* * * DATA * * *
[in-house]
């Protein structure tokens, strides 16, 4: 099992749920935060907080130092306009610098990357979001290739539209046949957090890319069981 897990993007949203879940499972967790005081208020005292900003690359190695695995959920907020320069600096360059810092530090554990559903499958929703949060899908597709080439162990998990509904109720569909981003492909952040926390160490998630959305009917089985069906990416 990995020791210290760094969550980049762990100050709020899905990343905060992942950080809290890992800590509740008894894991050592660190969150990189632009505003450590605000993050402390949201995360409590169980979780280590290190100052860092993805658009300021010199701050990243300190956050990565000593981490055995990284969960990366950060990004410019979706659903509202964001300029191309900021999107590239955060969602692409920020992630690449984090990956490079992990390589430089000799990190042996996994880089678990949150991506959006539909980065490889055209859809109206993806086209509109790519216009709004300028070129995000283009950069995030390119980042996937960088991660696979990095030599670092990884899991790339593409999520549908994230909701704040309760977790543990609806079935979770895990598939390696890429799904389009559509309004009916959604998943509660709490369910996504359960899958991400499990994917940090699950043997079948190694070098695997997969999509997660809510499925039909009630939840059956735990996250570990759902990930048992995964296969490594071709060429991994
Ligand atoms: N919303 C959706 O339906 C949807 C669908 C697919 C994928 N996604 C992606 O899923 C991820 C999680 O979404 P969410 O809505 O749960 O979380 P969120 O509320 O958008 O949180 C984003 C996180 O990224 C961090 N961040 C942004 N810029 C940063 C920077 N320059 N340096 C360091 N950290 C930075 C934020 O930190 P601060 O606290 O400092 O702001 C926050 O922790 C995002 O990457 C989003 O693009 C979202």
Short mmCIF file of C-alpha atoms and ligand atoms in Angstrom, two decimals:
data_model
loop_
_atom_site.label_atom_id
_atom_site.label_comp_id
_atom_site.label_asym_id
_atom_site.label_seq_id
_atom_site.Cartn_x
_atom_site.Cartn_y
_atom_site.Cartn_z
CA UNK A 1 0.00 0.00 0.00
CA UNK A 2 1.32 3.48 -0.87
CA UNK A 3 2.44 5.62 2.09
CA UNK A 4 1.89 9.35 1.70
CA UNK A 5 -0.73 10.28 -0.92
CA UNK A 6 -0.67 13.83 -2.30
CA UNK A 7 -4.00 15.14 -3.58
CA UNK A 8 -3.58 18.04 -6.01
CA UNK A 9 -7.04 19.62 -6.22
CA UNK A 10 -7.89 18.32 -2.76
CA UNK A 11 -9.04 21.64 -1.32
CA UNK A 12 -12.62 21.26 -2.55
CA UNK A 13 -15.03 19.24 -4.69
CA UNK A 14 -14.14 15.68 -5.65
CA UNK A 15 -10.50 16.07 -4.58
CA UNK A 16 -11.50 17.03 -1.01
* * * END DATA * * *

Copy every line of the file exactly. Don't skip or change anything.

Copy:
[in-house]
């Protein structure tokens, strides 16, 4: 099992749920935060907080130092306009610098990357979001290739539209046949957090890319069981 897990993007949203879940499972967790005081208020005292900003690359190695695995959920907020320069600096360059810092530090554990559903499958929703949060899908597709080439162990998990509904109720569909981003492909952040926390160490998630959305009917089985069906990416 990995020791210290760094969550980049762990100050709020899905990343905060992942950080809290890992800590509740008894894991050592660190969150990189632009505003450590605000993050402390949201995360409590169980979780280590290190100052860092993805658009300021010199701050990243300190956050990565000593981490055995990284969960990366950060990004410019979706659903509202964001300029191309900021999107590239955060969602692409920020992630690449984090990956490079992990390589430089000799990190042996996994880089678990949150991506959006539909980065490889055209859809109206993806086209509109790519216009709004300028070129995000283009950069995030390119980042996937960088991660696979990095030599670092990884899991790339593409999520549908994230909701704040309760977790543990609806079935979770895990598939390696890429799904389009559509309004009916959604998943509660709490369910996504359960899958991400499990994917940090699950043997079948190694070098695997997969999509997660809510499925039909009630939840059956735990996250570990759902990930048992995964296969490594071709060429991994
Ligand atoms: N919303 C959706 O339906 C949807 C669908 C697919 C994928 N996604 C992606 O899923 C991820 C999680 O979404 P969410 O809505 O749960 O979380 P969120 O509320 O958008 O949180 C984003 C996180 O990224 C961090 N961040 C942004 N810029 C940063 C920077 N320059 N340096 C360091 N950290 C930075 C934020 O930190 P601060 O606290 O400092 O702001 C926050 O922790 C995002 O990457 C989003 O693009 C979202």
Short mmCIF file of C-alpha atoms and ligand atoms in Angstrom, two decimals:
data_model
loop_
_atom_site.label_atom_id
_atom_site.label_comp_id
_atom_site.label_asym_id
_atom_site.label_seq_id
_atom_site.Cartn_x
_atom_site.Cartn_y
_atom_site.Cartn_z
CA UNK A 1 0.00 0.00 0.00
CA UNK A 2 1.32 3.48 -0.87
CA UNK A 3 2.44 5.62 2.09
CA UNK A 4 1.89 9.35 1.70
CA UNK A 5 -0.73 10.28 -0.92
CA UNK A 6 -0.67 13.83 -2.30
CA UNK A 7 -4.00 15.14 -3.58
CA UNK A 8 -3.58 18.04 -6.01
CA UNK A 9 -7.04 19.62 -6.22
CA UNK A 10 -7.89 18.32 -2.76
CA UNK A 11 -9.04 21.64 -1.32
CA UNK A 12 -12.62 21.26 -2.55
CA UNK A 13 -15.03 19.24 -4.69
CA UNK A 14 -14.14 15.68 -5.65
CA UNK A 15 -10.50 16.07 -4.58
CA UNK A 16 -11.50 17.03 -1.01